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CJEU to Decide on Anonymous or Pseudonymous Requests for Environmental Information

The High Court has asked the CJEU for a preliminary ruling on certain questions relating to AIE law. These include whether a person requesting environmental information can do so anonymously or pseudonymously. Niall Michel, Public, Regulatory & Investigations partner, considers the judgment and its potential implications for the AIE regime.

The High Court has referred five questions of interpretation concerning Directive 2003/4/EC (the AIE Directive) to the Court of Justice of the European Union (the CJEU).

The questions arise out of an appeal brought by Coillte against a decision of the Commissioner for Environmental Information (the Commissioner). The Commissioner had found that Coillte was not justified in treating requests made anonymously or pseudonymously as invalid under article 6(1)(c) of the European Communities (Access to Information on the Environment) Regulations 2007 to 2014) (the AIE Regulations).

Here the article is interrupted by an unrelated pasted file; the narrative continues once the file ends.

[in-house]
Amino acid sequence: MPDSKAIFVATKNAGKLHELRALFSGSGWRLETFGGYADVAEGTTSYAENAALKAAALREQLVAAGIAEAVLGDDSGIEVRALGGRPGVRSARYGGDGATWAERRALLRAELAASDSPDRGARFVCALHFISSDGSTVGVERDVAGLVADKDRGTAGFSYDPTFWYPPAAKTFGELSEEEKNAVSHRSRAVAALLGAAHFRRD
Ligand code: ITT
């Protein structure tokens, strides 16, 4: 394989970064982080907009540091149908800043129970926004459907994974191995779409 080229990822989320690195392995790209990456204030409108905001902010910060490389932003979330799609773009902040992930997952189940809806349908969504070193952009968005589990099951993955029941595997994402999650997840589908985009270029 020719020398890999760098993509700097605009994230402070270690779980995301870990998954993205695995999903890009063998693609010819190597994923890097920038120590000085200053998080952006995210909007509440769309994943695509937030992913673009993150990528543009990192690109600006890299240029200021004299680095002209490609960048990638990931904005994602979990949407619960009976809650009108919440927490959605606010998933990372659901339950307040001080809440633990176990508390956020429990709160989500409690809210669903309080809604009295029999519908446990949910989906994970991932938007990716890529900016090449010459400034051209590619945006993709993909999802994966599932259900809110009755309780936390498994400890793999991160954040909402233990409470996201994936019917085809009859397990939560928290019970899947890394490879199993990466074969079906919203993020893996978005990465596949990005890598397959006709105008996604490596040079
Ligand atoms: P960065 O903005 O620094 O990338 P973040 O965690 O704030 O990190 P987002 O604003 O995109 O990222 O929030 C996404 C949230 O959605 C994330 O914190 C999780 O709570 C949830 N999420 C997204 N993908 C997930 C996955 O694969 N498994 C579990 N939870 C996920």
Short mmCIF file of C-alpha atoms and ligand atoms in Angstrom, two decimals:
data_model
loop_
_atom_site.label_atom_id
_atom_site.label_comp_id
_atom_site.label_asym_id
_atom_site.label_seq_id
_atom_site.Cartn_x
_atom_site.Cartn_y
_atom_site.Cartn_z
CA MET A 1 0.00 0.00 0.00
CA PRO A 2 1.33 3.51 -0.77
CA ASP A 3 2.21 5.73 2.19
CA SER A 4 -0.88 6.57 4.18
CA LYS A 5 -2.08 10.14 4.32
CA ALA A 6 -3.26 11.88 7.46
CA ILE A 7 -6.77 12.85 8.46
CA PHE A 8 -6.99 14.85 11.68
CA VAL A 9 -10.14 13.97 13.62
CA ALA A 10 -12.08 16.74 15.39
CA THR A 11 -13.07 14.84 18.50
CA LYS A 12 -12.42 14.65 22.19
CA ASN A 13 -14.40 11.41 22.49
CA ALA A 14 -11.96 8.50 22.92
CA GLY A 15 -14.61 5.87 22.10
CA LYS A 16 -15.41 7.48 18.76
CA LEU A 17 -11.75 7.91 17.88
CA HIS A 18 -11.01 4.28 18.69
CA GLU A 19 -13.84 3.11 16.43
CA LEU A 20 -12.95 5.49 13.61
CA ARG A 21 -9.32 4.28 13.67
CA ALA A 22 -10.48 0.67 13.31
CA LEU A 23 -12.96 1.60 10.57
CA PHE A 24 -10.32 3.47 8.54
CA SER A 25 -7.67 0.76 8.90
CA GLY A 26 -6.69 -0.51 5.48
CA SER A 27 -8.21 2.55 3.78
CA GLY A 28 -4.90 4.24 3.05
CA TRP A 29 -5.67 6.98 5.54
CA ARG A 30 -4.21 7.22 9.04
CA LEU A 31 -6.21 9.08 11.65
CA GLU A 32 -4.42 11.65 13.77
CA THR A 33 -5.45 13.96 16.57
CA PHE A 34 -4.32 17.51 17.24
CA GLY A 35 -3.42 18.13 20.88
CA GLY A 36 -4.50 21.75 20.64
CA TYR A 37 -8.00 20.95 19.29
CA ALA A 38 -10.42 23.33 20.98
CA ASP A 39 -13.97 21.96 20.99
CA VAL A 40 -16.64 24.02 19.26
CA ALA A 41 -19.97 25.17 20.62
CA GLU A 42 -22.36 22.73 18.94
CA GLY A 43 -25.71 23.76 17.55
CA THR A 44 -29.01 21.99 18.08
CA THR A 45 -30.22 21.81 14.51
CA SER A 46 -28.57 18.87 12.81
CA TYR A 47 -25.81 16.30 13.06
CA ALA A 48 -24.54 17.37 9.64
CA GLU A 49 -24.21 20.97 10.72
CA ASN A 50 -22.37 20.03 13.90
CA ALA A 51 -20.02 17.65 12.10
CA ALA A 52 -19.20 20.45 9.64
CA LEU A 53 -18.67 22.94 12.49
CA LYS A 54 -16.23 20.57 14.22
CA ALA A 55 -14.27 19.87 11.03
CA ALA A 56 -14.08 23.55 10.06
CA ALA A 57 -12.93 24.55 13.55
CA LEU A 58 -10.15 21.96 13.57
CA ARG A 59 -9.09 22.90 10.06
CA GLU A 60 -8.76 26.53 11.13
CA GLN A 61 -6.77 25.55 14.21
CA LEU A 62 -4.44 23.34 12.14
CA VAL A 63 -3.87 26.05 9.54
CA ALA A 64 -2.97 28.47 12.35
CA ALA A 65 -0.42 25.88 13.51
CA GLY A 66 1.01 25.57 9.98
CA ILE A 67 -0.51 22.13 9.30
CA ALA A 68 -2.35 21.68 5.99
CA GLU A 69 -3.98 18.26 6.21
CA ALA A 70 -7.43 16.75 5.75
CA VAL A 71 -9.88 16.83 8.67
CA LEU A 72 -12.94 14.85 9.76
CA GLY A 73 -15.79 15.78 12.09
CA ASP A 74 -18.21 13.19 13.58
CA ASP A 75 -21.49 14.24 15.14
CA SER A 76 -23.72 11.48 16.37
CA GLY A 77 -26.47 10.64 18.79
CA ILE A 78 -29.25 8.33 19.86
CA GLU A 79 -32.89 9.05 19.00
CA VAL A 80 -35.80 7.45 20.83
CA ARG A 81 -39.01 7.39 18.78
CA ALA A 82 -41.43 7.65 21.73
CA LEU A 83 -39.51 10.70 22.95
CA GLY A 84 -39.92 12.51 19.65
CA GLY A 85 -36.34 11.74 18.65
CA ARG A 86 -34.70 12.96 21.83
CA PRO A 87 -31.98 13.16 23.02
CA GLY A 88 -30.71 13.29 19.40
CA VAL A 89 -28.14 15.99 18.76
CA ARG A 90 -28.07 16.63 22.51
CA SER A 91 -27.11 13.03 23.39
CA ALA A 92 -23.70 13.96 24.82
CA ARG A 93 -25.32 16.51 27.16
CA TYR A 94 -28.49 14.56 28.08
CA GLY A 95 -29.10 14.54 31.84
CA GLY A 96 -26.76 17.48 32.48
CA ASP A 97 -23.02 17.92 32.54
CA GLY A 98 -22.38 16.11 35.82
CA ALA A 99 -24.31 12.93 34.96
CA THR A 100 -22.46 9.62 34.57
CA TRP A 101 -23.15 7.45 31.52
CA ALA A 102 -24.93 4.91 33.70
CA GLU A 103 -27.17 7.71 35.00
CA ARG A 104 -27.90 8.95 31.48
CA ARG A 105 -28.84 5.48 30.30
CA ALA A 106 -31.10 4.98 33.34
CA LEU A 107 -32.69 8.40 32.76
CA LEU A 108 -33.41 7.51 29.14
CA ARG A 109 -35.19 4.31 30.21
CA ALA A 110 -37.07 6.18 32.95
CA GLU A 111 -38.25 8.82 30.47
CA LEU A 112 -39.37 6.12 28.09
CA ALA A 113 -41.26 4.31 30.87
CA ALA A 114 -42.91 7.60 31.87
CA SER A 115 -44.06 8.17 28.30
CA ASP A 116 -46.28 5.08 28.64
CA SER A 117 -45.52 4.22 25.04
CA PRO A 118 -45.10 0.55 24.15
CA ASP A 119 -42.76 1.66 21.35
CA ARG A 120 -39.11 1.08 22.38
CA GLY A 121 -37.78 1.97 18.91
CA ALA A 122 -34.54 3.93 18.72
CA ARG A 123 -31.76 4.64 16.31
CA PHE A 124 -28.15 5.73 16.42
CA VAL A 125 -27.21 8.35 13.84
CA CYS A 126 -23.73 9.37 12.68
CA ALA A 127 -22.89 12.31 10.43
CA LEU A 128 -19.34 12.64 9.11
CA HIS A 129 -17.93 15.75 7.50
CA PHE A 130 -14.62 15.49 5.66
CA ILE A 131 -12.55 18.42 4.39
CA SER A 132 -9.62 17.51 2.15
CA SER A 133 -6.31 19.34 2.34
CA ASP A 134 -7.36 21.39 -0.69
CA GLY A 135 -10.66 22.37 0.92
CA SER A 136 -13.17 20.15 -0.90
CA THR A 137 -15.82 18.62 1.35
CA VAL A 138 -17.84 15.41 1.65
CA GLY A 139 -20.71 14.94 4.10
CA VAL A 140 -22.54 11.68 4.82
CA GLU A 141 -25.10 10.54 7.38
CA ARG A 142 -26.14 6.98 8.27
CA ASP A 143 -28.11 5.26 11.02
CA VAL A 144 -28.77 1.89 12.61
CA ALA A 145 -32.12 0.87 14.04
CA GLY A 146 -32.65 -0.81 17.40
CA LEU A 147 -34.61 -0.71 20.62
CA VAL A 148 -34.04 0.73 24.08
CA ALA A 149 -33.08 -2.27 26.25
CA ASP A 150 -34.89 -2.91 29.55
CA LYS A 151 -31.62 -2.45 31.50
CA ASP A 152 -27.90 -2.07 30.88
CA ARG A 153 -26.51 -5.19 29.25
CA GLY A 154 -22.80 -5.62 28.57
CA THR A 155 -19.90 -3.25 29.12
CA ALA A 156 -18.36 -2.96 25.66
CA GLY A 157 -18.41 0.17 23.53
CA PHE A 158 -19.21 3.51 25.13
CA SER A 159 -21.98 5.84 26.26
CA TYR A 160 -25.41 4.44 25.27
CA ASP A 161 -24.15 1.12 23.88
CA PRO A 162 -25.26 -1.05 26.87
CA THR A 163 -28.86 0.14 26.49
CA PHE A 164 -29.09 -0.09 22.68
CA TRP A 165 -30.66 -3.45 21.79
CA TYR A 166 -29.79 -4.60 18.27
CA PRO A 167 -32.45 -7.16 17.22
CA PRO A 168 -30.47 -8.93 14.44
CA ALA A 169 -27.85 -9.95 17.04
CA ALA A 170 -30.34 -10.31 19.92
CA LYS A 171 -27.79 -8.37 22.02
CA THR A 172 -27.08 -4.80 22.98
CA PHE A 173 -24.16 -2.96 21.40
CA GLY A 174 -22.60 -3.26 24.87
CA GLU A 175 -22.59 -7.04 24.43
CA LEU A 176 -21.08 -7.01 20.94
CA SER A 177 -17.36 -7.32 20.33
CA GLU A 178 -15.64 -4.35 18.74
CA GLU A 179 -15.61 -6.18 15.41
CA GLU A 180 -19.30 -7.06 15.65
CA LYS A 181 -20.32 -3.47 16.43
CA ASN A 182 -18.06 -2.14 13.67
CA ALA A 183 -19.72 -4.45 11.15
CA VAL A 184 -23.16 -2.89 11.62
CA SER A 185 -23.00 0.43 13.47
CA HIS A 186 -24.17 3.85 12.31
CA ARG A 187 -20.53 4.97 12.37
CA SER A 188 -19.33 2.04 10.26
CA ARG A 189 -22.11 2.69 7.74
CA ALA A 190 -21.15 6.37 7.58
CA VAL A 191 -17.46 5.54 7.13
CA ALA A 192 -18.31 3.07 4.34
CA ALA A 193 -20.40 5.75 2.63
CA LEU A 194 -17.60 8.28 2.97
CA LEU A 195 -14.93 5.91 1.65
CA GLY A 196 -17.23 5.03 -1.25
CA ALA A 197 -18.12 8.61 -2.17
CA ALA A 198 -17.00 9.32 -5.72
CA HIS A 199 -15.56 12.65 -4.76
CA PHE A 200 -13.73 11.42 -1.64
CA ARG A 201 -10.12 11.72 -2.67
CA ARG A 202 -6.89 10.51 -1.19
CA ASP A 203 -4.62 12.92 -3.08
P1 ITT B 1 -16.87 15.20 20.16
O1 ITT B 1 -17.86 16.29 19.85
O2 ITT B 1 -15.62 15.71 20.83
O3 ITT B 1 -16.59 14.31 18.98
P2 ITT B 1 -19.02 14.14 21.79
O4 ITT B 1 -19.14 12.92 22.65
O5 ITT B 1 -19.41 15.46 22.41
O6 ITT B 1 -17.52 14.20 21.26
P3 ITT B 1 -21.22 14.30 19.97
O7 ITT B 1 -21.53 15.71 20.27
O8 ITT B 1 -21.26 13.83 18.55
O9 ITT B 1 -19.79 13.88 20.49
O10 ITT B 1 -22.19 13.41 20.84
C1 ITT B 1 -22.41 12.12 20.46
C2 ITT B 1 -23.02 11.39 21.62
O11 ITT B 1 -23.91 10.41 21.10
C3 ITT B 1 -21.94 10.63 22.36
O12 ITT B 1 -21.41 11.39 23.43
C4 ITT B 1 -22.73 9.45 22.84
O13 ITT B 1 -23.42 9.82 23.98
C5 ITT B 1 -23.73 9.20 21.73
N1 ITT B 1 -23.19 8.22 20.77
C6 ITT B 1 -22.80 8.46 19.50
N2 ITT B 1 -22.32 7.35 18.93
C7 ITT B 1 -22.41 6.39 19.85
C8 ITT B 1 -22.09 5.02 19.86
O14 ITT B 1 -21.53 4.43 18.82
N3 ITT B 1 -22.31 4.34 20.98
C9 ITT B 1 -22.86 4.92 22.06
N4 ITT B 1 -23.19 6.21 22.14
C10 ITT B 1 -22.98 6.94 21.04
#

Over a period of three months in 2022, Coillte received over 100 requests for environmental information, equating to just over two requests per working day in that period. The requesters generally did not provide a physical address, and the names included with the requests seemed to correlate with those of film characters or actors in American cinema from the 1980s onwards. Coillte became aware of the issue due to the similarity in style, type and phraseology of the requests. It noted that the names given by the requesters were suggestive of their possibly not being the requester’s actual names.

The Department of Agriculture, Food and the Marine had also received a significant volume of requests in 2022. Many of these were made in the names of film or fictional characters, such as “Willy Wonka”.

Coillte, which had to increase resources to reply to all the requests received, asked the applicants to confirm their legal names and current addresses. When no responses were provided, Coillte treated the requests as incomplete and invalid under Article 6(1)(c) of the AIE Regulations. As a result, none of the applicants received the information sought within the statutory one-month timeframe.